• Social cohesion. Social cohesion conversation is like small talk, but the purpose is to gain social cohesion through agreement. Reminiscence is a social cohesion tool – “Hey, do you remember when …. Did you see that moment in the second half of the game where he ….”. The “Like” button is a social cohesion tool – “I am on your side”. The problem with social cohesion conversation is that it can completely mask the truth. The Solomon Asch experiment showed how social pressure means that individuals will often agree to something they know to be incorrect, in order not to disagree with the rest of the group – not to be “off-side”. Facilitators in knowledge management sessions such as Knowledge Exchange and Peer Assist need to be very much aware of the social cohesion aspect, and actively search for the dissenting voices. The only “side” to be on, in knowledge sharing, is the side of the truth.
  • Reporting and debriefing. These are conversations (or more often, serial monologues) where people state facts and occasional opinions. Most project meetings are like this. These meetings are vital to have, but are only very superficially “knowledge sharing” meetings. Facts are shared, deep understanding generally is not shared. People go away “better informed, but none the wiser”. If reporting and debriefing is the only type of conversation which happens in your projects, you need to introduce some  different processes, such as After Action Review, and Retrospect.
  • Argument and debate. These are the “win/lose” conversations. Someone has an opinion, and defends it against alternative opinions. Very often this is tied into the issue of status – “I am the expert – my opinion must be defended as it gives me my status; if I lose the argument my status will be weakened”. Debate is a milder form of argument, but both debate and argument carry the concept of winning. In debate and argument, people listen to and question their opponents statements in order to find weaknesses and loopholes. Many of the discussions on Linked-In are arguments, debates, or serial monologues. Argument and debate are hopeless for knowledge-sharing. As Thomas Jefferson said – “”I never saw an instance of one of two disputants convincing the other by argument.” The body language in the picture above suggests that this is a debate or argument.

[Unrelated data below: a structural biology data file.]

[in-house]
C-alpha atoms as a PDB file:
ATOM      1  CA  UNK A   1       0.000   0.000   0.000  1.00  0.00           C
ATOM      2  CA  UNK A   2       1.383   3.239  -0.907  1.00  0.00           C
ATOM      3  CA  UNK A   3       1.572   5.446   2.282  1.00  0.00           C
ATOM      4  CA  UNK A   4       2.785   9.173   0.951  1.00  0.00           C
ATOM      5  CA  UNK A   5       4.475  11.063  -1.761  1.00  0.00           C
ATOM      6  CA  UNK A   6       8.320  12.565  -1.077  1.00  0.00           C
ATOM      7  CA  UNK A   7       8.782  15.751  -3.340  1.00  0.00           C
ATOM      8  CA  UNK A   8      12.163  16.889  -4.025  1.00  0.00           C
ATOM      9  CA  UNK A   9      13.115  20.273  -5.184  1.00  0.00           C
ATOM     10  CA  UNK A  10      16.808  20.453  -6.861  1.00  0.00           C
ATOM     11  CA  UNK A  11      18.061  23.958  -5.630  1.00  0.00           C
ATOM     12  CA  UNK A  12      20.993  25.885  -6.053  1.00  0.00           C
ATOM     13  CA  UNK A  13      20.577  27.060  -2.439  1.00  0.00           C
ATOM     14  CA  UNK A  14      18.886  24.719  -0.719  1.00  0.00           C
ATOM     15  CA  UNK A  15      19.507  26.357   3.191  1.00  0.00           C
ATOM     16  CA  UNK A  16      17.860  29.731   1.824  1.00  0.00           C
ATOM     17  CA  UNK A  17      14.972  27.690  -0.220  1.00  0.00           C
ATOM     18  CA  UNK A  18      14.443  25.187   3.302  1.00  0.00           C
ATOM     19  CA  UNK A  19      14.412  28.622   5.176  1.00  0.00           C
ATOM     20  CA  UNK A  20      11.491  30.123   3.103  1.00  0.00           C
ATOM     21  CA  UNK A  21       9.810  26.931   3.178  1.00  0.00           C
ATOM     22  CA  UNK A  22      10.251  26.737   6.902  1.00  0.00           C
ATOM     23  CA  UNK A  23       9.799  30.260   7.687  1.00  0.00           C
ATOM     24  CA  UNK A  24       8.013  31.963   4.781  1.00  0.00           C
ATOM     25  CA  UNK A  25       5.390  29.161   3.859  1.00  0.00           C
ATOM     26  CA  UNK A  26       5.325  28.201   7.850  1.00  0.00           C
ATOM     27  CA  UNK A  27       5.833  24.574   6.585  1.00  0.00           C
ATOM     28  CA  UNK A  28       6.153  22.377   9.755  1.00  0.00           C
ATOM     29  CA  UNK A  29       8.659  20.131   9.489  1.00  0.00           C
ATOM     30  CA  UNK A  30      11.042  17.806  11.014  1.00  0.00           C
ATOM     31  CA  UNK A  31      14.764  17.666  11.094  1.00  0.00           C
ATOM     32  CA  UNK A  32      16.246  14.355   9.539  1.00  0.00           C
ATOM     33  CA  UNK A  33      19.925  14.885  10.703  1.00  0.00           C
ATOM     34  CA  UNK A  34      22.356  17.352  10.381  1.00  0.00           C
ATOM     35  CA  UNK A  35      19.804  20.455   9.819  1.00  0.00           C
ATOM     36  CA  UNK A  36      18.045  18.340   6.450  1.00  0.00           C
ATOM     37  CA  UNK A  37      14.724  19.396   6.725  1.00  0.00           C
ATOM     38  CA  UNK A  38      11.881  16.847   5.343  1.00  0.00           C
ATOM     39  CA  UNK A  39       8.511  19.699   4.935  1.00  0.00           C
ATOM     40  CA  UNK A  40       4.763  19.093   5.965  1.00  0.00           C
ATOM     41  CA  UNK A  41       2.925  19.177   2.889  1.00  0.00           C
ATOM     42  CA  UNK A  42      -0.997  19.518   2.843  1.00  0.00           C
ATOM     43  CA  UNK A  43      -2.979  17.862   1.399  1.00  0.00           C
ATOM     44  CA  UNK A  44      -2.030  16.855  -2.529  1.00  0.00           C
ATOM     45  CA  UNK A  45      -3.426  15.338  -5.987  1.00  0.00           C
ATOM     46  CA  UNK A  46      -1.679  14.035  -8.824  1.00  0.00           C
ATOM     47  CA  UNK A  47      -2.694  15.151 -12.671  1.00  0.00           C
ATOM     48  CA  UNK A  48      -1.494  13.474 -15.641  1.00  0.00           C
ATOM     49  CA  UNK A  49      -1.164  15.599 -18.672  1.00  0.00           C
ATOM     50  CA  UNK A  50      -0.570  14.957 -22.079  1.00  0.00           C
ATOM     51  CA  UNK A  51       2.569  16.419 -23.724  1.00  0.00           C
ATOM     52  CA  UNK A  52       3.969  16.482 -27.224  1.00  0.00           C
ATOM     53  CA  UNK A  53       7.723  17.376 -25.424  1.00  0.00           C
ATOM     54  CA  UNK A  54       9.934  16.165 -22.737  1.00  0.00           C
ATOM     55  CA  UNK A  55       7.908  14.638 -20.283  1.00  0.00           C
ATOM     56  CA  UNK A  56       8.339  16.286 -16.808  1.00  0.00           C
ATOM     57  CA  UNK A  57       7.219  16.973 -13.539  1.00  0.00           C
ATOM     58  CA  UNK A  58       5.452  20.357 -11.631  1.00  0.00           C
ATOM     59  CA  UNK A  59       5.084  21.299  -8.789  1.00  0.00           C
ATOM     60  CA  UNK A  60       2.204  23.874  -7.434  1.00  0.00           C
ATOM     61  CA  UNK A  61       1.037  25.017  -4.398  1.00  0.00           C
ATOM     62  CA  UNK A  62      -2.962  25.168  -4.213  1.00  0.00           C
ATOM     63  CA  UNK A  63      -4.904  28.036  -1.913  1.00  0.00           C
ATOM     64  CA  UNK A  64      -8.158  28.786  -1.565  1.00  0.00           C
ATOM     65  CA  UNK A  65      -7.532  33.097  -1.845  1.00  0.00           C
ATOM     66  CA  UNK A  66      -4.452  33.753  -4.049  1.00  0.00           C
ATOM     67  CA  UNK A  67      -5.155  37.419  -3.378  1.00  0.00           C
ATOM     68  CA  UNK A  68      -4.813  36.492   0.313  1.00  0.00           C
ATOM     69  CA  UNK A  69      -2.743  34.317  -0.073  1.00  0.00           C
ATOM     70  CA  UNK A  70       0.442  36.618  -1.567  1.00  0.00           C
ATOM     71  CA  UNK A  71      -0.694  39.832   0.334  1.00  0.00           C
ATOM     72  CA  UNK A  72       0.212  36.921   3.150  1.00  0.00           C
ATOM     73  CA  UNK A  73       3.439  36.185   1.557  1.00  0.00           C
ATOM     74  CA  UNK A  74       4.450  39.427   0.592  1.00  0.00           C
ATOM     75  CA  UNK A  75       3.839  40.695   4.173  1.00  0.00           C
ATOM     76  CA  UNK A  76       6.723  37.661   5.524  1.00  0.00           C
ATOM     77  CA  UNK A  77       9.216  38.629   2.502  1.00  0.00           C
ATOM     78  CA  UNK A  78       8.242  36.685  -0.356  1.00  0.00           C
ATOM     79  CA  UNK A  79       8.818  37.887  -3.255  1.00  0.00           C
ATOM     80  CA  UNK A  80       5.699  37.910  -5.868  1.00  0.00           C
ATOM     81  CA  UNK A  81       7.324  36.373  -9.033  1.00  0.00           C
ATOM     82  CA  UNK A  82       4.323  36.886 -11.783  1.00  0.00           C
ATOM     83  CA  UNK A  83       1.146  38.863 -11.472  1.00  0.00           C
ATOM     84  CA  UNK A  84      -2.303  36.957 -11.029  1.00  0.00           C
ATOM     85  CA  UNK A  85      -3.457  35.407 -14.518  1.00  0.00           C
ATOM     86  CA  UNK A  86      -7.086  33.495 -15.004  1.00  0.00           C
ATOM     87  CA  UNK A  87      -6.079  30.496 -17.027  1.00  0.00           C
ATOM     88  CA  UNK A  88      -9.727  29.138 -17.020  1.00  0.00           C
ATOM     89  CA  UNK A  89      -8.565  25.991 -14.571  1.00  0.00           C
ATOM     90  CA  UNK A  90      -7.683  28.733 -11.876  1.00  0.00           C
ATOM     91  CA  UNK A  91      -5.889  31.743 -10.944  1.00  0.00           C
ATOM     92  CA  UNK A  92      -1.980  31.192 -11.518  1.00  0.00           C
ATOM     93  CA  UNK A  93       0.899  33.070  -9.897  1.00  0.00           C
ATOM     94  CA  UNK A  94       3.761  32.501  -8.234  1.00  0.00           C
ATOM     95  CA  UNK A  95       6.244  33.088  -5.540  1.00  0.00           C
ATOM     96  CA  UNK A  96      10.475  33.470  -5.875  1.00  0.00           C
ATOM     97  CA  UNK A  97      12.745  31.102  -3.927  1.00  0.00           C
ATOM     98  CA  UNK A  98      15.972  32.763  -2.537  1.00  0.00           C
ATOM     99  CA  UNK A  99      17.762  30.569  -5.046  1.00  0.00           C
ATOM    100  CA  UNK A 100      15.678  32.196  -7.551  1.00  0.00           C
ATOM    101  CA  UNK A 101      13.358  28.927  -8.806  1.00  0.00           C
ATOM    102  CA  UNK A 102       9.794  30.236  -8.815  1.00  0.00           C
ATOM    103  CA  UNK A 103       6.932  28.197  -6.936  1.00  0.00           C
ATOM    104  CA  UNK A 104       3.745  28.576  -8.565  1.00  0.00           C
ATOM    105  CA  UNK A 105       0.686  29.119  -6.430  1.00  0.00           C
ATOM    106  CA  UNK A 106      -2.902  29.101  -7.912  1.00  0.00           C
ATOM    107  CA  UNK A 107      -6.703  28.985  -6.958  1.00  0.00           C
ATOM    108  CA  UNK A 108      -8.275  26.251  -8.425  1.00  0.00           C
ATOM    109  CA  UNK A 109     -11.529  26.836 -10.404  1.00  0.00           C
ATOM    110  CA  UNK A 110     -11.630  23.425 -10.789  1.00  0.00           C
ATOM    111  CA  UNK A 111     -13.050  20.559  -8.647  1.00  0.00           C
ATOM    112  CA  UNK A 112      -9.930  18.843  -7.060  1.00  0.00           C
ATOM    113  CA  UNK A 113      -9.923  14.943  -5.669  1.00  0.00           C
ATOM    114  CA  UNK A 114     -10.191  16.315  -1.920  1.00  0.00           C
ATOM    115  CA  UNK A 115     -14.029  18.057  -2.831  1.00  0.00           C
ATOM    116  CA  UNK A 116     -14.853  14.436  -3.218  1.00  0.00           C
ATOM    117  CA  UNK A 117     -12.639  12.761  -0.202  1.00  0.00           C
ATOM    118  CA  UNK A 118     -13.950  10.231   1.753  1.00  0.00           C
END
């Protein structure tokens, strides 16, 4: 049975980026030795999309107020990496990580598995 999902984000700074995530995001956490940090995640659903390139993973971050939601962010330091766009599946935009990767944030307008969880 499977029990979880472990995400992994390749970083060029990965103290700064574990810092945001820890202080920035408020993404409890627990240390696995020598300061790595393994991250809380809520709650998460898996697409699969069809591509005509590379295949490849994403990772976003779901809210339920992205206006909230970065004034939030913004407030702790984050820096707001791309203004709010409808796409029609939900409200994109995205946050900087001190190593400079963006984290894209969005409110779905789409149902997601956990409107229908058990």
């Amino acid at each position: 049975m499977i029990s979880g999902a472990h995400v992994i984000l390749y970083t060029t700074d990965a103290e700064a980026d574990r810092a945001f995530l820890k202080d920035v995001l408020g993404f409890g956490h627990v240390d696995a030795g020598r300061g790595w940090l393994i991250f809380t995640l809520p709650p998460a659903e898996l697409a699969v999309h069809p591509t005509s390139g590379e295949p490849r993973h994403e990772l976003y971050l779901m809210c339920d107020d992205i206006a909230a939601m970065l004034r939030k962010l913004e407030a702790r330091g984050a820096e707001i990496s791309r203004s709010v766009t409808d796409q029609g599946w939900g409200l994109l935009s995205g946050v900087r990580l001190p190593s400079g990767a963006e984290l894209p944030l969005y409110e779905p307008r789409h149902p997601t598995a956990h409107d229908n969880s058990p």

• Dialogue. As described in this HBR article, dialogue is the primary tool for knowledge sharing in organisations. The goal of dialogue is not winning, nor convincing, nor agreeing, but reaching a deeper level of collective understanding. In dialogue, people listen to and question the statements of others in order to understand why they hold these views. Dialogue requires listening skills as well as debating skills. In dialogue, people allow their opinions to be challenged (and indeed, welcome that challenge). In dialogue, everyone leans in to the conversation. Dialogue requires trust and openness. Dialogue is a very difficult conversational style to achieve, and until it becomes second nature in an organisation, the role of the facilitator may be vital. The facilitator watches the conversation, defuses argument, challenges group-think, ensures assumptions are questioned, seeks out the dissenting voices and the unshared opinions, and keeps the process of the conversation on track to it’s stated goal – that of building shared understanding. 
Without good facilitation, dialogue can easily degenerate into debate and argument, or even further into opinion-stating, social cohesion and small-talk, and the opportunity for effective knowledge sharing is lost.

Ensure you focus on Dialogue as part of your Conversation Management

Contact us for KM process facilitation, or for facilitator training.